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0100_005E Part I Baroness Emmuska Orczy

XIX It Is About The Dauphin

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"Capet has gone--is that it?" he queried peremptorily.

The look of terror increased in Heron's eyes, giving its mute reply.

"How? When?"

But for the moment the man was speechless. An almost maniacal fear seemed to hold him in its grip. With an impatient oath Chauvelin turned away from him.

"Brandy!" he said curtly, speaking to Armand.

A bottle and glass were found in the cupboard. It was St. Just who poured out the brandy and held it to Heron's lips. Chauvelin was once more pacing up and down the room in angry impatience.

"Pull yourself together, man," he said roughly after a while, "and try and tell me what has occurred."

Heron had sunk into a chair. He passed a trembling hand once or twice over his forehead.

"Capet has disappeared," he murmured; "he must have been spirited away while the Simons were moving their furniture. That accursed Cochefer was completely taken in."

Heron spoke in a toneless voice, hardly above a whisper, and like one whose throat is dry and mouth parched. But the brandy had revived him somewhat, and his eyes lost their former glassy look.

"How?" asked Chauvelin curtly.

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"I was just leaving the Tower when he arrived. I spoke to him at the door. I had seen Capet safely installed in the room, and gave orders to the woman Simon to let citizen Cochefer have a look at him, too, and then to lock up the brat in the inner room and install Cochefer in the antechamber on guard. I stood talking to Cochefer for a few moments in the antechamber. The woman Simon and the man-of-all-work, Dupont--whom I know well--were busy with the furniture. There could not have been any one else concealed about the place--that I'll swear. Cochefer, after he took leave of me, went straight into the room; he found the woman Simon in the act of turning the key in the door of the inner chamber. I have locked Capet in there,' she said, giving the key to Cochefer; 'he will be quite safe until to-night; when the other commissaries come.'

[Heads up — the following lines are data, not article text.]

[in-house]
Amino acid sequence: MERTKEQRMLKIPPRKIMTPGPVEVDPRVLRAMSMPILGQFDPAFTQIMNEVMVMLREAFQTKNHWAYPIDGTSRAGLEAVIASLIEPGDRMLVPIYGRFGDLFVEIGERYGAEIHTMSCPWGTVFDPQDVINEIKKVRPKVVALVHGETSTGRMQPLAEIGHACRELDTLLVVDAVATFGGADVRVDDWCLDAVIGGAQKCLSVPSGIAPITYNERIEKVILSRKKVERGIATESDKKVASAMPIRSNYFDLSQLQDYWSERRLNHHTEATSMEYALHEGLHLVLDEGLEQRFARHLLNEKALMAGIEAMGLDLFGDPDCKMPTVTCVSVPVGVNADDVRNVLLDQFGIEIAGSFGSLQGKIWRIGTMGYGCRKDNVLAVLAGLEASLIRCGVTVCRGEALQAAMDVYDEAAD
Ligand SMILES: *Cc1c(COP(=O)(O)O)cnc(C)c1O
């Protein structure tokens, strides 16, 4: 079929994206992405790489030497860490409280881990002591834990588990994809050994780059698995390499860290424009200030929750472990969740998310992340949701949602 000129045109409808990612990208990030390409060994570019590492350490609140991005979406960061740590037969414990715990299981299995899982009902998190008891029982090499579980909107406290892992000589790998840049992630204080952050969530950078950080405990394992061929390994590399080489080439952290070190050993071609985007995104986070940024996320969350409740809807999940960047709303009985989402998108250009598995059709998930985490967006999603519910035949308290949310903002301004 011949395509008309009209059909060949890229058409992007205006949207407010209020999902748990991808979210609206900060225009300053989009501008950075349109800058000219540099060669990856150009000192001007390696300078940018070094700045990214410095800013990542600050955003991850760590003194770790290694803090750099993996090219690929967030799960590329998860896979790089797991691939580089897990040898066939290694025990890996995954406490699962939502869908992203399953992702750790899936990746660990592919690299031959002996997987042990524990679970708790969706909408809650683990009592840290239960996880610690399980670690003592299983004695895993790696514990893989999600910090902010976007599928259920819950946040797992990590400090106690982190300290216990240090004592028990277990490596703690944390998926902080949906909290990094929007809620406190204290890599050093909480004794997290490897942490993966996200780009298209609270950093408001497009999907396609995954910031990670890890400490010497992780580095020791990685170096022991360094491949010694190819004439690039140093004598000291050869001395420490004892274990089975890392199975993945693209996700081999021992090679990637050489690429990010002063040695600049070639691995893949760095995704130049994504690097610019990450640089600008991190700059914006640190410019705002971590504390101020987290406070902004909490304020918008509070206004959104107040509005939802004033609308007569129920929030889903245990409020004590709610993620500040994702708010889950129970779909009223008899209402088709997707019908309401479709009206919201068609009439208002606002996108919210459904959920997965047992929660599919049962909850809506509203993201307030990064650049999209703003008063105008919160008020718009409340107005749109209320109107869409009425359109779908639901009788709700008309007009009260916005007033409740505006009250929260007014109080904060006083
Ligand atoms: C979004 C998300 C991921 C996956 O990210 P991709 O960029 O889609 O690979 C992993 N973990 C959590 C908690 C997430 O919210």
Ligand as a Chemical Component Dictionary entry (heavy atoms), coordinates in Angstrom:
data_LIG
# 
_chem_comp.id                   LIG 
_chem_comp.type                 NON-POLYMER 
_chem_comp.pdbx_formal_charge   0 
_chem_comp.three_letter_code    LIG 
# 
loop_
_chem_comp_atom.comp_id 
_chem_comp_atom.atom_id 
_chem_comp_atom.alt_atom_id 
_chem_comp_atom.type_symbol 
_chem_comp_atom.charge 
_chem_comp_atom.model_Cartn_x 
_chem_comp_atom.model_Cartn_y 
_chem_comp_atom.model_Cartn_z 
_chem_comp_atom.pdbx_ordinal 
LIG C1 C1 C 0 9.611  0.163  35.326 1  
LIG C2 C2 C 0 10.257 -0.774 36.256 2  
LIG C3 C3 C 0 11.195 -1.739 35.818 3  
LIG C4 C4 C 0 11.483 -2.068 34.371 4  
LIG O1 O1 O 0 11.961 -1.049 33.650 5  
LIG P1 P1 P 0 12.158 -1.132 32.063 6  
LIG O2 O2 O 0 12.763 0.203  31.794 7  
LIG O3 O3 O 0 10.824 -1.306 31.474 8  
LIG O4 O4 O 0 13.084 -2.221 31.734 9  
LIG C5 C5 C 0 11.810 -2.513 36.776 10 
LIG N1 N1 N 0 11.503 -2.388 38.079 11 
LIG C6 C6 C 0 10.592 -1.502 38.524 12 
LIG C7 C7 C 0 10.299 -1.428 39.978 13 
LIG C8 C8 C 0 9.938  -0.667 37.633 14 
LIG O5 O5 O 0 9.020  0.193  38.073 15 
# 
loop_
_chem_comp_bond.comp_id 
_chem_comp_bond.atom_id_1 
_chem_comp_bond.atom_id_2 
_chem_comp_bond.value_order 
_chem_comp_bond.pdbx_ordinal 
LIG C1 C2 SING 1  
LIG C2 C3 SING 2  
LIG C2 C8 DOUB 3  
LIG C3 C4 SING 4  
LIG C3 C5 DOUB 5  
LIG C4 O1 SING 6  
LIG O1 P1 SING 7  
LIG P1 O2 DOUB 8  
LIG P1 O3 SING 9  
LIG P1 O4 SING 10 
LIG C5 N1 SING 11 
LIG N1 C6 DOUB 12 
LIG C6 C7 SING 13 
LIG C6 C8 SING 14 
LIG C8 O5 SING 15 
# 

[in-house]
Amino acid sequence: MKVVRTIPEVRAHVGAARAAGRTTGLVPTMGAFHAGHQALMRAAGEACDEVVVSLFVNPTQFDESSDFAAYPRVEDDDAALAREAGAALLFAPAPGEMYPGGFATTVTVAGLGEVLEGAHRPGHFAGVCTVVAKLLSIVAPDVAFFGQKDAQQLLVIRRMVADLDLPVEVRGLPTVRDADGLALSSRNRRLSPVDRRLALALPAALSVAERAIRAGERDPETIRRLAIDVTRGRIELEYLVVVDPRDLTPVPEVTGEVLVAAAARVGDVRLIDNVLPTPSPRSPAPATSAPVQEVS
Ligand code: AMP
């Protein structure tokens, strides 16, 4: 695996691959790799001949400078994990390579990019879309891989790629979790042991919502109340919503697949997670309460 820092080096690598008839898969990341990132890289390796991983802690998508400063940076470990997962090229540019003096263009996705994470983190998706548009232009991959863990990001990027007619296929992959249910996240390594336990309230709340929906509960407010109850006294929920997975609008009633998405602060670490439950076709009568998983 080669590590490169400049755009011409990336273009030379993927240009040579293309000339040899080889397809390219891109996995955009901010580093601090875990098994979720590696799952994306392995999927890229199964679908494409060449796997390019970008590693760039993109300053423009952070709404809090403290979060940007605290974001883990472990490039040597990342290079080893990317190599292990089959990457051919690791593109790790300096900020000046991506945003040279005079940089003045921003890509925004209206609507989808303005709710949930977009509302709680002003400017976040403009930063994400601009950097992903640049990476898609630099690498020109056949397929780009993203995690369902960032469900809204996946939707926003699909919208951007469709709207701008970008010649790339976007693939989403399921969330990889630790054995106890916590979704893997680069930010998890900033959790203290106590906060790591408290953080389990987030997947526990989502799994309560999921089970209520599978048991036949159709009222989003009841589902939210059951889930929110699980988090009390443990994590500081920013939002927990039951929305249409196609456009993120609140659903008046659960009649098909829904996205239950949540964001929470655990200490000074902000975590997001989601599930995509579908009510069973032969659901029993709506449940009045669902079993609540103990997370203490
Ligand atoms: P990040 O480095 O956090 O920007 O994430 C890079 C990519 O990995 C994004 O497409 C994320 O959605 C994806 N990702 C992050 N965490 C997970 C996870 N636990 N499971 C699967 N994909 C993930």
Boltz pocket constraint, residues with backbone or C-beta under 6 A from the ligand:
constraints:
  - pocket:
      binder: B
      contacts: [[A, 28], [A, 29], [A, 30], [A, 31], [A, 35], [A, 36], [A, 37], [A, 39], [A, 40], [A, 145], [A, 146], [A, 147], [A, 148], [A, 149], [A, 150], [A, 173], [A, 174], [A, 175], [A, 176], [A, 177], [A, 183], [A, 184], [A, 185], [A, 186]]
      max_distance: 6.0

"Didn't Cochefer go into the room and ascertain whether the woman was lying?"

"Yes, he did! He made the woman re-open the door and peeped in over her shoulder. She said the child was asleep. He vows that he saw the child lying fully dressed on a rug in the further corner of the room. The room, of course, was quite empty of furniture and only lighted by one candle, but there was the rug and the child asleep on it. Cochefer swears he saw him, and now--when I went up--"


"The commissaries were all there--Cochefer and Lasniere, Lorinet and Legrand. We went into the inner room, and I had a candle in my hand. We saw the child lying on the rug, just as Cochefer had seen him, and for a while we took no notice of it. Then some one--I think it was Lorinet--went to have a closer look at the brat. He took up the candle and went up to the rug. Then he gave a cry, and we all gathered round him. The sleeping child was only a bundle of hair and of clothes, a dummy--what?"

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El Dorado
Baroness Emmuska Orczy

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